If you were a Viking, your clothes would depend on what you did and how rich you were. Generally, people dressed for warmth and comfort rather than fashion. Most clothes were made from wool and linen, and were dyed using vegetable dyes to make them colourful. Both men and women wore a lot of jewellery, especially brooches which were used not just as an accessory but to fasten clothes together.
What did Vikings do?
Wealthy Vikings earned their living from the renting out the land they owned to tenants and from the produce that came from the land. Most Vikings were farmers and self-sufficient. They would grow their own crops and keep cattle for dairy products and meat. Lots of Vikings were also merchants and traders who sold their produce and traded their wares, such as jewellery. Some were skilled craftsmen who built boats or crafted weapons. At the very bottom of society were the slaves who worked in the fields and houses doing hard manual labour.
What did Viking women and children do?
It was a woman’s job to look after the home, doing all the cooking, cleaning and household chores. They milked the cows and preserved the meat ready for the winter months. They also spun wool into thread to make cloth. They made all the clothes using a weaving loom and also made wall hangings. It was also the job of the women to weave the sails for Viking ships.
Children did not go to school because there weren’t any schools, but they helped their parents with jobs at home. Some boys, however, were taught to read and write the rune characters of the Viking alphabet.
What was Viking law and order like?
Viking societies had a hierarchy system. Most Viking countries were ruled by a king. There were also chieftains and earls who were very important. Chieftains often had armies of their own and would have large households and own vast areas of land.
The Vikings had laws for free men and women, although these were not written down anywhere. These laws were passed down orally from generation to generation. Honour was a crucial part of Viking life and disobeying any of the laws brought disgrace to the whole family.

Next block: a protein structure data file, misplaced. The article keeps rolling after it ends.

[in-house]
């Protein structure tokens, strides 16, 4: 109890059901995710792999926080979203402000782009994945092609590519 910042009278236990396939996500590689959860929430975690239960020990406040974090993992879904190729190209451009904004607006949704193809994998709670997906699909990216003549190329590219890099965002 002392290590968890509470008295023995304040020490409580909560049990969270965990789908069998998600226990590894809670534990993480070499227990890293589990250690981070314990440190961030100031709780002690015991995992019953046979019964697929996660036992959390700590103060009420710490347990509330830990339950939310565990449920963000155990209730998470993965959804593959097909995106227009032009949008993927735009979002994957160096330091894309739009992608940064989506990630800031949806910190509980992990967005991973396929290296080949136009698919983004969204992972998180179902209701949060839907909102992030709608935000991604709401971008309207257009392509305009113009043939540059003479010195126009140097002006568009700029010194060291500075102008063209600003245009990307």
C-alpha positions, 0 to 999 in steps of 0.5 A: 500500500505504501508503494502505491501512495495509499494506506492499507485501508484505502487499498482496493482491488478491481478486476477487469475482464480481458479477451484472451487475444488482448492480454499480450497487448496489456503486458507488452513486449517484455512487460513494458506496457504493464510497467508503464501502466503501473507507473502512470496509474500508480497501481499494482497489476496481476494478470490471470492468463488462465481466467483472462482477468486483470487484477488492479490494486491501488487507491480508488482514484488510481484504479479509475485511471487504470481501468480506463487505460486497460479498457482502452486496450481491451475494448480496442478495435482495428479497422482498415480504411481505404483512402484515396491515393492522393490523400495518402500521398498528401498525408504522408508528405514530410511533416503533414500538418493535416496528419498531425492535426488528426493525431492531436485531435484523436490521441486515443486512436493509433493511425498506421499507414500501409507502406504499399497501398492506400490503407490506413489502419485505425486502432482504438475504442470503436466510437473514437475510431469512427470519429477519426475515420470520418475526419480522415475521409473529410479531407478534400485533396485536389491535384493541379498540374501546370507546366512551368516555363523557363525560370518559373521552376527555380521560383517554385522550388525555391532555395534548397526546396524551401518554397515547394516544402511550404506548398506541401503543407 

10 fascinating Viking facts:
- The Vikings didn’t wear horned helmets! Popular culture often portrays Vikings wearing helmets with horns but there is no evidence to show that this was true.
- The Vikings had a written language using a system of letters called runic alphabet. Each rune had a special meaning because it was thought that the runic alphabet came from the gods.
- The Vikings kept slaves and would often bring slaves back to Scandinavia from Britain and other countries. The punishment for crimes like murder and theft was slavery too. Slaves were an important commodity and were often traded for other products.
- Vikings were often laid to rest in boats. When important Vikings died, they were placed in a burial ship along with goods, such as weapons, tools, clothing and furniture. Sometimes slaves were even sacrificed and laid in the burial ship too!
- There was a special group of Viking warriors called beserkers who went into battle without armour and fought in a trance-like fury, howling like wolves and dogs. We get the phrase ‘going beserk’ from these beserkers.
- Vikings were much cleaner and more hygienic than many other people at the time. They bathed at least once a week and many items, such as razors, tweezers and combs, have been found in VIking burial ships.
- Viking men preferred to be blonde. Dark-haired Vikings would often use a soap that contained lye on their hair and beards to lighten them.
- Vikings travelled much further than Britain. In fact, a Viking called Leif Erikson sailed all the way to North America. He is the first known European to set foot in America, 500 years before Christopher Columber got there!
- Some of our days of the week are named after Viking gods. Thursday is named for the god Thor, for example, while Friday is named for the goddess Frigg.
- The Vikings ate only twice a day. They would have a meal soon after getting up called ‘dagmal’ (or ‘day meal’) and a meal in the evening after the working day was finished called ‘nattmal’ (or ‘night meal’).
Teachers: If you are looking for in-depth planning and teaching resources about the Vikings, check out our Vikings Topic Bundle containing four ready-to-teach Viking schemes of work.